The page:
In a congressional hearing on Tuesday, the Philippine Drug Enforcement Agency (PDEA) and National Bureau of Investigation (NBI) admitted that they were not involved in preparing the list of politicians allegedly linked to the illegal drug trade, as revealed by President Rodrigo Duterte.
GMA News Online reported that Kabayan Rep. Harry Roque asked PDEA Director General Isidro Lapeña if his agency or the NBI had any hand in putting together Duterte’s “narco list” of politicians.
“Did the PDEA, NBI, or PNP have inputs in the shaming and naming practice of the President, specifically as to such personalities as Leila de Lima? Did you actually give evidence to the President that became the basis for his statement that Senator Leila de Lima is involved in the drug trade as far as Muntinlupa is concerned?” he asked, to which Lapeña replied in the negative, “No, your honor.”
NBI lawyer Henry Canapi also said the bureau was not involved in preparing the president’s narco list.
“As far as the NBI is concerned, your honor, there has been no such request for us and we have not submitted any subject personalities, politicians or otherwise,” Canapi said.
When pressed on whether Duterte consulted with PDEA before revealing the names of the politicians allegedly protecting drug dealers, he said, “PDEA is (a) recipient of information on matters relating to drugs, your honor. And this came from different intelligence communities, different intelligence agencies, which are validated… it comes from the regional level.”
Asked whether PDEA also checks the names on Duterte’s list, Lapeña said that they do submit reports on the list. However, he added that he was uncertain on whether Duterte is also consulting other agencies on the alleged narco politicians.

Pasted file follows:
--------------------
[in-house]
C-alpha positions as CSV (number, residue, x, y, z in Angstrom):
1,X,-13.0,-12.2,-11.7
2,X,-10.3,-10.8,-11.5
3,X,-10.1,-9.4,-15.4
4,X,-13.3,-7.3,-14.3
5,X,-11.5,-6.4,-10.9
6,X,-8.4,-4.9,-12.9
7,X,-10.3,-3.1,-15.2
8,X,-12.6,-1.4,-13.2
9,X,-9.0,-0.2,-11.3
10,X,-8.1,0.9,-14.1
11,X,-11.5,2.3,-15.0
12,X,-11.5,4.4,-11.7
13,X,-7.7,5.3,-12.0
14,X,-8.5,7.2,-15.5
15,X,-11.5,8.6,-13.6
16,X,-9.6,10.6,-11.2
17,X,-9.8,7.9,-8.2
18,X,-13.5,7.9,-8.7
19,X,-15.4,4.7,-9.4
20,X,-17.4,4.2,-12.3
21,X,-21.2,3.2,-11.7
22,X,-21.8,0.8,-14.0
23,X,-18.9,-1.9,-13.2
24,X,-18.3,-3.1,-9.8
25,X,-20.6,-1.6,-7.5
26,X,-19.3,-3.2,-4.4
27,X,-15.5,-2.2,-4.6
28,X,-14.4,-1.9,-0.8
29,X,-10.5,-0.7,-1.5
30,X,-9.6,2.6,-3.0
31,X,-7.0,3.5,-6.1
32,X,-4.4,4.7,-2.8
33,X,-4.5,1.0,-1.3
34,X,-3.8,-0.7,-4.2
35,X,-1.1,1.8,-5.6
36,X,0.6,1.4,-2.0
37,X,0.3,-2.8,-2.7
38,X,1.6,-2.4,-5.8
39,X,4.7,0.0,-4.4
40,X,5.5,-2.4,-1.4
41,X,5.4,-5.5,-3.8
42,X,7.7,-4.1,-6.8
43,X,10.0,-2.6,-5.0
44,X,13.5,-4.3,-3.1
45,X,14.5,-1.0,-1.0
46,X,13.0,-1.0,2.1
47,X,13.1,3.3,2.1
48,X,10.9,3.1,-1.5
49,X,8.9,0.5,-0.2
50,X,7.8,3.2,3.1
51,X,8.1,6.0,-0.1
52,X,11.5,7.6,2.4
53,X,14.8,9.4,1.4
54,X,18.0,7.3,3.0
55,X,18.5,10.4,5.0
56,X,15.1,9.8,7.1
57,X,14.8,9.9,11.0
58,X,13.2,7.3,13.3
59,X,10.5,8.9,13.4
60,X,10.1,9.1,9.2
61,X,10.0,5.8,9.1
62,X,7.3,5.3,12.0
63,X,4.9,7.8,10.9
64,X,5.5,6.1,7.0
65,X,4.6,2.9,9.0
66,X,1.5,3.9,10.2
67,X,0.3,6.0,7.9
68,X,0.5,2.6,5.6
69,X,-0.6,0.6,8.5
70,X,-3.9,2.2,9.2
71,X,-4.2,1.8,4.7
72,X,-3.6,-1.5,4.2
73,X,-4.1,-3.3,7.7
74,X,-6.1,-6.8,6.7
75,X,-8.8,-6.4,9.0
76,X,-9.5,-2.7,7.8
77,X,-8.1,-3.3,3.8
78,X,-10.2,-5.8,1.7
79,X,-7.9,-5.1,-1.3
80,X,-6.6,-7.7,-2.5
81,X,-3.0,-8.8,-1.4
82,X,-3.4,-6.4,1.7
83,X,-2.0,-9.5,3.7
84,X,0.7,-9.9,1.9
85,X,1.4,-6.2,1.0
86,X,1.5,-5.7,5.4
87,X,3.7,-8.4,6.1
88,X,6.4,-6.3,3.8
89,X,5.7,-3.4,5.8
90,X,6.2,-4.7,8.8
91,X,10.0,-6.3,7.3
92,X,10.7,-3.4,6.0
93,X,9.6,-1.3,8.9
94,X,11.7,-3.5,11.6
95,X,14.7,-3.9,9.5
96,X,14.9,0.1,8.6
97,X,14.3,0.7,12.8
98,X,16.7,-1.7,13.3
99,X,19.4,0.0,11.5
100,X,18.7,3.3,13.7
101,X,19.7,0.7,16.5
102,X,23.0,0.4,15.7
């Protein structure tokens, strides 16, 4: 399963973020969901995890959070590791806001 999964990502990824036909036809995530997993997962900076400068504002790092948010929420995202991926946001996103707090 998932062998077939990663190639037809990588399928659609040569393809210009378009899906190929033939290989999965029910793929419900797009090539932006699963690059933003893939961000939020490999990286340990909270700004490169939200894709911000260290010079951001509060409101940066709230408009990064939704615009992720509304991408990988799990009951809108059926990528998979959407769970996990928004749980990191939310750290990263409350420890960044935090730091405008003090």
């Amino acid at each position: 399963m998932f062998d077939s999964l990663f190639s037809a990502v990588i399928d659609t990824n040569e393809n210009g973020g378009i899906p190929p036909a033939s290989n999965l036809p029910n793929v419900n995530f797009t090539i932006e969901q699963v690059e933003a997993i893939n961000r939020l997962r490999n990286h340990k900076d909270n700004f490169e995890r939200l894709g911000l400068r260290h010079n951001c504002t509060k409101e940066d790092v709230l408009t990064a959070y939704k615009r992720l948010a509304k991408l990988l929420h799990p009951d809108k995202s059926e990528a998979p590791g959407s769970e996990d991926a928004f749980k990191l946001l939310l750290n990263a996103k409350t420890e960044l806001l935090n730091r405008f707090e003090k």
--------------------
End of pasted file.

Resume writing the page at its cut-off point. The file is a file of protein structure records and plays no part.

Roque said he felt alarmed over Lapeña and Canapi’s responses and promised to raise the matter during the deliberations over the proposed 2017 budget of the Office of the President.
“You know, your answers scare me because I really thought that when the names were read, they were really based on evidence given by competent agencies and here I am being told basically the answer is ‘no’,” the representative said.
He added that the list could have easily included his name and wondered how the President came by the list.
“Maybe when we discuss the budget of the Office of the President we can already discuss this because I’m really wondering where we are basing the list of drug coddlers that are being popularized and mentioned by the President,” he added.
Roque said that de Lima should deal with the allegations linking her to drugs, but added that it is also important for the Filipinos to know how Duterte’s source of information when it comes to his list of narco politicians.
Duterte revealed his list of 5 police generals allegedly protecting drug lords on July 5 and his list of retired and sitting government officials, but he was called out for conducting a trial by publicity. His second narco list included judges, and policemen was revealed on August 7, although this list had several errors in it, as it included people who died several years ago and who could no longer defend themselves. Duterte’s most recent revelation was a drug matrix that tagged his fiercest opposition, de Lima, and several other government officials.
With the PDEA and NBI’s responses denying involvement in preparing these lists, we can all ask: Who are Duterte’s sources? How credible are these lists?